It made it so real. Everything worked. So you say, ''The hull has been breached in such and such location,'' you'd look at the monitors and your hull was breached! There was no acting. It was really happening.
I didn't know how to get off the set. If you didn't have someone leading you out or you hadn't memorized how you'd gotten in, you could be going in circles and suddenly you're in another room on the set. So there was a feeling of, literally, I can't get off the ship.
Here is a pretty cool little little story for the set. Olmos got a reputation for ad-libbing and branded his poistion as a leader off camera as well. Michael Hogan who plays Col. Saul Tigh says:
He says, ''So say we all,'' and everybody says ''So say we all.'' And he says it again, and we say, ''So say we all.'' He walked around the room, looking at people, saying ''So! Say! We all!'' Eddie had everybody shouting back at him and feeling ''So say we all!'' That wasn't scripted. It sent shivers up my spine.
At one point during production Moore was pulled off the set of Galactica to over see HBO's Carnivale series which was an amazing series and I am pissed that it got cancelled! But anyway, he didn't get to visit the galactica set once while he was on the project. Moore says:
I was sort of involved by email or phone call. I didn't see most of the cast until we were shooting or if I did, I just saw their audition tapes. I didn't go to the wrap party. I would just get these occasional boxes from David of VHS tapes. I'd immediately watch them and say, ''Oh my god, we're really doing it. This is really what we had in mind!''
Then they started getting death threats! Sackhoff says:
No one seems to remember that Boomer in the original was a black man, and now he was a Korean woman! [Laughs] No one cared. Before we even started shooting the miniseries, I got a death threat [mailed to me]. It made me terrified of the science fiction fans, which was unfair, because 98 percent of them are fantastic human beings. But there's 2 percent that'll scare the living s--- out of ya.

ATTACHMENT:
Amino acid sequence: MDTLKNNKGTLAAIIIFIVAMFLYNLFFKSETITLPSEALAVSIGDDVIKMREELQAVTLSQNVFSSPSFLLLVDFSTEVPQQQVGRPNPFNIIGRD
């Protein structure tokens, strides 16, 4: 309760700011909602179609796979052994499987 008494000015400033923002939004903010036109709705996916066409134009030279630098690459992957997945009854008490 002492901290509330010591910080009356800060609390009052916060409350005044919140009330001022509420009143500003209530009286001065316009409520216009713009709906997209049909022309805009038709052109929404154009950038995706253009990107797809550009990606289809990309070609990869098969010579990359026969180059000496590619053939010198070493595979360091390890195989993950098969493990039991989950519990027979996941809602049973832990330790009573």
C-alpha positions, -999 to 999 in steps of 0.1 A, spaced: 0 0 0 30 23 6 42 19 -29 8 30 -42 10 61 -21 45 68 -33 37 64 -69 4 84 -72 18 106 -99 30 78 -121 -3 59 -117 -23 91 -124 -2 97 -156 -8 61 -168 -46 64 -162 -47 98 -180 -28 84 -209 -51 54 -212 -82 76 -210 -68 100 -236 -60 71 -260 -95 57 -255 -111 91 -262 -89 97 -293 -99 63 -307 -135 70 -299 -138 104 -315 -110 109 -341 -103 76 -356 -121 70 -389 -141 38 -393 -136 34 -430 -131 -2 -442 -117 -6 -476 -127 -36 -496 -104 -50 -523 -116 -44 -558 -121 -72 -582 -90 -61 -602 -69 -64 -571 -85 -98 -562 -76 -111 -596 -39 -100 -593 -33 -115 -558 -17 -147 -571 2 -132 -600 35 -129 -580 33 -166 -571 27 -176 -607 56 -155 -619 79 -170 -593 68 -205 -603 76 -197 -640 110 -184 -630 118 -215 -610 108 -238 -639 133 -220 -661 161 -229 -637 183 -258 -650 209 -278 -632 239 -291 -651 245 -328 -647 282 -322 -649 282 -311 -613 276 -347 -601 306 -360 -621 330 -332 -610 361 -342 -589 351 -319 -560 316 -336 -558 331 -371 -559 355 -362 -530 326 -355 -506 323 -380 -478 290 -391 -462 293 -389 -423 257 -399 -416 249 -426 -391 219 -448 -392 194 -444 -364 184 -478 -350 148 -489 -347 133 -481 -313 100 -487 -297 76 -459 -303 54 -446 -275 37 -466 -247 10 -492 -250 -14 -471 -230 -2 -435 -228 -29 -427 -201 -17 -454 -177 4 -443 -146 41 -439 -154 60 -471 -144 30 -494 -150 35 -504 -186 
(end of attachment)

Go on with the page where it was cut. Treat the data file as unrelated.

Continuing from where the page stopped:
Come on people! You don't need to be sending death threats to people! That's socially unacceptable! When Moore attended a Galaticon in 2003 he showed a bunch of fans some clips of the new show. The crowed booed! Why!? I bet they love it now. Hatch say's of the experience:
It was icy-cold in there. It was obvious that no one liked it, and it wasn't because it wasn't good. It was because it was so different from what everybody wanted at that time. Their questions were tipped with a lot of acid.
Acid sucks. But Richard Hatch had some balls during the Q&A. Moore tells the story:
The gist of it was, ''This is nothing like the series - how could you do this?'' After a series of those questions, somebody stood up and said, ''Now that you've heard all of this, will you take a pledge now that if this show goes to series, you will make sure it's more in keeping with what we would like to see?'' I said, ''Well, how honest do you want me to be?'' They said, ''Be honest! Tell the truth!'' I said, ''Okay, well, the answer is no. This is the show. You may not like the show, you don't have to watch the show, but this is the show that we're making.'' Then they got really mad. People started to stand up and yell. And from the back of the auditorium, the man I had not yet met, Richard Hatch, stands up like Moses and says, ''Wait a minute, just settle down.''